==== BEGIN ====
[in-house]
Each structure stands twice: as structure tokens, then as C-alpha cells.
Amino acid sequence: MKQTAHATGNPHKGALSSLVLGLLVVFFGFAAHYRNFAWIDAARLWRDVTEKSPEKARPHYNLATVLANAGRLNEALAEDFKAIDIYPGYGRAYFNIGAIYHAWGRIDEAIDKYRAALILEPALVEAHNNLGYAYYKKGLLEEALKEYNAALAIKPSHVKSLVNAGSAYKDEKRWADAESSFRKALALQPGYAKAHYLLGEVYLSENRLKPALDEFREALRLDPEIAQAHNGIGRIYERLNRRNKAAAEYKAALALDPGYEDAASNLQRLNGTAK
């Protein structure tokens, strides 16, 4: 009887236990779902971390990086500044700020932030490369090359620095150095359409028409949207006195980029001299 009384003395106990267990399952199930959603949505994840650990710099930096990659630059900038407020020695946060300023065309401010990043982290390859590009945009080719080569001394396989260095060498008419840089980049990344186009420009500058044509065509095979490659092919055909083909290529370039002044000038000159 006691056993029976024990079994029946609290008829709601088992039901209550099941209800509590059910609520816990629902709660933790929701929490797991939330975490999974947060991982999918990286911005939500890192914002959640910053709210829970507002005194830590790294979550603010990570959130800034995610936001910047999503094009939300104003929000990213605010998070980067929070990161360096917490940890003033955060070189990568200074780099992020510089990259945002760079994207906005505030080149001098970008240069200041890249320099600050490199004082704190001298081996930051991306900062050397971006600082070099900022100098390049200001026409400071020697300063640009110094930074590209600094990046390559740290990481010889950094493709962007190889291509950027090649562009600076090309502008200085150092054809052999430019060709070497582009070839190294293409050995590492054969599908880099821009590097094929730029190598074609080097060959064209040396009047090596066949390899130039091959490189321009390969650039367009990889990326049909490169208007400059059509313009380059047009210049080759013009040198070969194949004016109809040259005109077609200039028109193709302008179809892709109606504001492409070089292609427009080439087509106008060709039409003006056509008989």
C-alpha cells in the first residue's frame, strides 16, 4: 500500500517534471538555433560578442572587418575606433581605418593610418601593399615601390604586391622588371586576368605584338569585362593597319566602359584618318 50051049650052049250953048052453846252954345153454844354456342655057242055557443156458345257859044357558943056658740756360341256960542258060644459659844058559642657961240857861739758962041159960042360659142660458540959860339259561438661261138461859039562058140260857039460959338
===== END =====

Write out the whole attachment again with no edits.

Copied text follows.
[in-house]
Each structure stands twice: as structure tokens, then as C-alpha cells.
Amino acid sequence: MKQTAHATGNPHKGALSSLVLGLLVVFFGFAAHYRNFAWIDAARLWRDVTEKSPEKARPHYNLATVLANAGRLNEALAEDFKAIDIYPGYGRAYFNIGAIYHAWGRIDEAIDKYRAALILEPALVEAHNNLGYAYYKKGLLEEALKEYNAALAIKPSHVKSLVNAGSAYKDEKRWADAESSFRKALALQPGYAKAHYLLGEVYLSENRLKPALDEFREALRLDPEIAQAHNGIGRIYERLNRRNKAAAEYKAALALDPGYEDAASNLQRLNGTAK
């Protein structure tokens, strides 16, 4: 009887236990779902971390990086500044700020932030490369090359620095150095359409028409949207006195980029001299 009384003395106990267990399952199930959603949505994840650990710099930096990659630059900038407020020695946060300023065309401010990043982290390859590009945009080719080569001394396989260095060498008419840089980049990344186009420009500058044509065509095979490659092919055909083909290529370039002044000038000159 006691056993029976024990079994029946609290008829709601088992039901209550099941209800509590059910609520816990629902709660933790929701929490797991939330975490999974947060991982999918990286911005939500890192914002959640910053709210829970507002005194830590790294979550603010990570959130800034995610936001910047999503094009939300104003929000990213605010998070980067929070990161360096917490940890003033955060070189990568200074780099992020510089990259945002760079994207906005505030080149001098970008240069200041890249320099600050490199004082704190001298081996930051991306900062050397971006600082070099900022100098390049200001026409400071020697300063640009110094930074590209600094990046390559740290990481010889950094493709962007190889291509950027090649562009600076090309502008200085150092054809052999430019060709070497582009070839190294293409050995590492054969599908880099821009590097094929730029190598074609080097060959064209040396009047090596066949390899130039091959490189321009390969650039367009990889990326049909490169208007400059059509313009380059047009210049080759013009040198070969194949004016109809040259005109077609200039028109193709302008179809892709109606504001492409070089292609427009080439087509106008060709039409003006056509008989």
C-alpha cells in the first residue's frame, strides 16, 4: 500500500517534471538555433560578442572587418575606433581605418593610418601593399615601390604586391622588371586576368605584338569585362593597319566602359584618318 50051049650052049250953048052453846252954345153454844354456342655057242055557443156458345257859044357558943056658740756360341256960542258060644459659844058559642657961240857861739758962041159960042360659142660458540959860339259561438661261138461859039562058140260857039460959338